DVD Release Date: March 29, 2011
Rating: G
Genre: Drama, Adaptation, Historical
Run Time: 231 min.
Director: Cecil B. DeMille
Actors: Charlton Heston, Yul Brynner, Anne Baxter, Edward G. Robinson, Yvonne De Carlo, Debra Paget, John Derek, Sir Cedric Hardwicke, Nina Foch, Martha Scott, Judith Anderson, Vincent Price, John Carradine

Released theatrically in 1956, The Ten Commandments is just one of those films that seems as old as dirt. And for those of us of a certain age, we have undoubtedly seen this movie countless times, as year after year it’s trotted out religiously by television networks to coincide with Holy Week and Easter.

However, now that the cinematic masterpiece (voted the tenth best film in the epic genre by the American Film Institute) has been fully restored and is available in high definition for the first time ever, it’s worth another look.

Certainly, I had remembered that The Ten Commandments was a little over-the-top and sometimes campy in its performances, but also considered one of the great achievements in filmmaking. At the time, its set in the desert of Beni Yousef (south of Cairo, Egypt) was said to be the largest constructed movie set in history. Going on to win the Academy Award for Best Visual Effects (also nominated for Best Cinematography, Best Costume Design, Best Film Editing, Best Picture and Best Sound), it was also the last film made by celebrated director Cecil B. DeMille (The Greatest Show on Earth, The King of Kings).

What I didn’t remember, however, were all of the creative liberties taken in the storytelling. While The Ten Commandments is largely from the book of Exodus 2, it also embellishes with extra-biblical works or legends (Philo and Josephus—ancient writings said to “inform the thirty years of Moses’ life”), thus adding numerous plot elements that are not found in the biblical narrative. But rather than spoil “the show,” they only served to draw me back to Exodus to read for myself the account of the life of Moses and his leading of the Israelites out of Egypt toward the Promised Land.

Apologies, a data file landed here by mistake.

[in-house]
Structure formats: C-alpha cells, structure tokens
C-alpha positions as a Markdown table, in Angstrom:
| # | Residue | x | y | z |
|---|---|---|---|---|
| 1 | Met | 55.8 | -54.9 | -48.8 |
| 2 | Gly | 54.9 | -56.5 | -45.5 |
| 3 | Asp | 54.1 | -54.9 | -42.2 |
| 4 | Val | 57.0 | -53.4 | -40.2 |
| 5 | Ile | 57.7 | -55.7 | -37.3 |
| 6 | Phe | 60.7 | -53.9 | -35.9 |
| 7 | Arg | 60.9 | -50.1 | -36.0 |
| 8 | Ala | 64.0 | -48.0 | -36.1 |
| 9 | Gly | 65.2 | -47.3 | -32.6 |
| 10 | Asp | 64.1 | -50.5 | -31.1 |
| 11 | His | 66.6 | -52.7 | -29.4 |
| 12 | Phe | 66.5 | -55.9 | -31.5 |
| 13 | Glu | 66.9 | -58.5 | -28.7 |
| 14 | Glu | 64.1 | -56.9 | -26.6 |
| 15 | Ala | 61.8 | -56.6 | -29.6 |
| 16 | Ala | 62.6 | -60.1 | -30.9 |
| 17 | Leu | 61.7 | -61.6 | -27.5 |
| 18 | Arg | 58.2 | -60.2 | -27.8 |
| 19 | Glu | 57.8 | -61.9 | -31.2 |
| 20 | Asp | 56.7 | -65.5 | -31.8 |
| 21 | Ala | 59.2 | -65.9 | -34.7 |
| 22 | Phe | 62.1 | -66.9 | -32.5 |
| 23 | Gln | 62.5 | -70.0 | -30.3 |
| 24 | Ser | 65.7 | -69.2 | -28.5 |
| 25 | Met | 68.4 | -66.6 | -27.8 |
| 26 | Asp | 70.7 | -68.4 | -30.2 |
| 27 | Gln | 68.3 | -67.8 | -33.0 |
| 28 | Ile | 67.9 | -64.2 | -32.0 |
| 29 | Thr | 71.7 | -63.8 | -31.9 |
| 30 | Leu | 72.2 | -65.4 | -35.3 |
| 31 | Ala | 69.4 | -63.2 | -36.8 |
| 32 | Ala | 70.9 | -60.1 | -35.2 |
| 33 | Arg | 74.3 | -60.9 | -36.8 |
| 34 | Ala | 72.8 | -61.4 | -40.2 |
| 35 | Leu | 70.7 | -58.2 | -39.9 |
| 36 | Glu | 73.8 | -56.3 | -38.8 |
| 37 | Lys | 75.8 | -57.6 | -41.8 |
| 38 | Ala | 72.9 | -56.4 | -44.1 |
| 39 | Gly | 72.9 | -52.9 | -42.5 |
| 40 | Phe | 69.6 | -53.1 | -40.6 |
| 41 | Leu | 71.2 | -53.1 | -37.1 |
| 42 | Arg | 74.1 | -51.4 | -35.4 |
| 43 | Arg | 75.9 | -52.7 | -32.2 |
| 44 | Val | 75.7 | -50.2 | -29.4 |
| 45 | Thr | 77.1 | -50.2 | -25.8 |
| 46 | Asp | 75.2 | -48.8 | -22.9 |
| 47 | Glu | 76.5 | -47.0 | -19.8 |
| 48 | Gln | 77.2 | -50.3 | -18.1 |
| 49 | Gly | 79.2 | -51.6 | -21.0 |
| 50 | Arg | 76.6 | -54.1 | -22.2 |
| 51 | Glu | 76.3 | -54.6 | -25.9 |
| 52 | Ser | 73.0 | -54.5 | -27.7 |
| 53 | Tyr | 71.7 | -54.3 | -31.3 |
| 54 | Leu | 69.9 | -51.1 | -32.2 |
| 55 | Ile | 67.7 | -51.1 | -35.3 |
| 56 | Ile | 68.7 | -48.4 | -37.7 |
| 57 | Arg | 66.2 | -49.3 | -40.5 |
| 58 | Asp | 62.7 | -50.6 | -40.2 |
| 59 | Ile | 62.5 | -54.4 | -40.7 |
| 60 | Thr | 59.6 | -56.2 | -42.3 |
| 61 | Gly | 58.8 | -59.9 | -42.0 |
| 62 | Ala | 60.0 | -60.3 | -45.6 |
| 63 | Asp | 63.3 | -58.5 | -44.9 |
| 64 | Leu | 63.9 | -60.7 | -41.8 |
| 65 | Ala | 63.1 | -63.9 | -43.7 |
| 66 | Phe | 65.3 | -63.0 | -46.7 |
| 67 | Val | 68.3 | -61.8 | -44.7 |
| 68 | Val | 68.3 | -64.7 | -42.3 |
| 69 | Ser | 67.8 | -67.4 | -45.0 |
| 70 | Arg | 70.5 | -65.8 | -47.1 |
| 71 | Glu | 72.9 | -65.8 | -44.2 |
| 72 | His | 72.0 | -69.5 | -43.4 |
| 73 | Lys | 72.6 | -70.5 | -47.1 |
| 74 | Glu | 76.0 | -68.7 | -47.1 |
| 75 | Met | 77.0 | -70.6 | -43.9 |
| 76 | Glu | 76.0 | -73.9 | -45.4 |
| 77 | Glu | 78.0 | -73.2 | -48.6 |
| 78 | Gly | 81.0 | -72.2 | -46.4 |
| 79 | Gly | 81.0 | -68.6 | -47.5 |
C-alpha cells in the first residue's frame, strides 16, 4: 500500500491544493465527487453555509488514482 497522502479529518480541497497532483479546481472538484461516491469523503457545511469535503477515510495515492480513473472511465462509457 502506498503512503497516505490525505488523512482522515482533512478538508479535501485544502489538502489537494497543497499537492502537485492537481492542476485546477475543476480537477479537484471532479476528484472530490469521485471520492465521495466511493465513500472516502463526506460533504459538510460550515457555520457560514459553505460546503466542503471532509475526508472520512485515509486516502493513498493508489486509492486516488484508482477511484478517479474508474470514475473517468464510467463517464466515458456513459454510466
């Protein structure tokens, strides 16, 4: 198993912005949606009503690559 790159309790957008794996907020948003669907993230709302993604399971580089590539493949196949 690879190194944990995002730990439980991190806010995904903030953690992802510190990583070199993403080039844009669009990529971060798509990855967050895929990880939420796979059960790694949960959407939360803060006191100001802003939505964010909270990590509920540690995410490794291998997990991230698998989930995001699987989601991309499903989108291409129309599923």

The Ten Commandments opens with a brief—and rare—on-screen narration by DeMille, originally recorded only for home-movie editions, who tells the viewer that this is “the story of the birth of freedom.” Despite the film’s nearly four hours in length, time flies in the formative years for Moses (Charlton Heston) as in the first scene he’s a Hebrew baby floating in a basket on the Nile and the next he’s all grown up as the Prince of Egypt. For now, though, the secret of his heritage is being kept by his adoptive mother Bithiah (Nina Foch) who is daughter of Pharaoh Seti (Sir Cedric Hardwicke). But her handmaiden Memnet (Judith Anderson) has hidden away Moses’ Hebrew blanket that surrounded him when he was discovered. Will she keep the secret as her mistress commands her to?

Those who have read the biblical account know that Moses’ heritage will see the light and play an important role in drawing him back to his people. But not before Moses is banished to the desert after he’s killed an Egyptian and is revealed as a Hebrew. After a harrowing journey, he ends up in Midian where he works as a shepherd, marries Sephora (Yvonne de Carlo) and hears from God on Mt. Sinai. He must return to his people and be their deliverer. “I will put my laws into their hearts,” God instructs from the burning bush. “And into their minds will I write them.”